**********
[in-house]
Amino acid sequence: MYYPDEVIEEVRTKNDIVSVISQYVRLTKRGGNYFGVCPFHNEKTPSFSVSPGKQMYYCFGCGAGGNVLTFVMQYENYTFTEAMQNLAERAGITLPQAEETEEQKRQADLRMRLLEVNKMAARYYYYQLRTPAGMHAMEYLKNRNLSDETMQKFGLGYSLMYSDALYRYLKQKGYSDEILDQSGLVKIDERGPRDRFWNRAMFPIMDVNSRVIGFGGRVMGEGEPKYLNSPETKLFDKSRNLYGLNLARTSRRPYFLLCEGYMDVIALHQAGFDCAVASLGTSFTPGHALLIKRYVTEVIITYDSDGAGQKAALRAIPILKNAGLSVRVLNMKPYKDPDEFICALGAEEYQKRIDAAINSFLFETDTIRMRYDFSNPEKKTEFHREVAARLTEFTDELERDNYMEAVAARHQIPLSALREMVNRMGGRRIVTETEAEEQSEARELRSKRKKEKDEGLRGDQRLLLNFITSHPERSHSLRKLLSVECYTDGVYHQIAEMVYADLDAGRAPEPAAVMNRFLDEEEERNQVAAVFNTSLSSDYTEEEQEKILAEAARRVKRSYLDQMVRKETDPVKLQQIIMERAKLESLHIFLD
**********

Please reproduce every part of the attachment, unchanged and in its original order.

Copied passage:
[in-house]
Amino acid sequence: MYYPDEVIEEVRTKNDIVSVISQYVRLTKRGGNYFGVCPFHNEKTPSFSVSPGKQMYYCFGCGAGGNVLTFVMQYENYTFTEAMQNLAERAGITLPQAEETEEQKRQADLRMRLLEVNKMAARYYYYQLRTPAGMHAMEYLKNRNLSDETMQKFGLGYSLMYSDALYRYLKQKGYSDEILDQSGLVKIDERGPRDRFWNRAMFPIMDVNSRVIGFGGRVMGEGEPKYLNSPETKLFDKSRNLYGLNLARTSRRPYFLLCEGYMDVIALHQAGFDCAVASLGTSFTPGHALLIKRYVTEVIITYDSDGAGQKAALRAIPILKNAGLSVRVLNMKPYKDPDEFICALGAEEYQKRIDAAINSFLFETDTIRMRYDFSNPEKKTEFHREVAARLTEFTDELERDNYMEAVAARHQIPLSALREMVNRMGGRRIVTETEAEEQSEARELRSKRKKEKDEGLRGDQRLLLNFITSHPERSHSLRKLLSVECYTDGVYHQIAEMVYADLDAGRAPEPAAVMNRFLDEEEERNQVAAVFNTSLSSDYTEEEQEKILAEAARRVKRSYLDQMVRKETDPVKLQQIIMERAKLESLHIFLD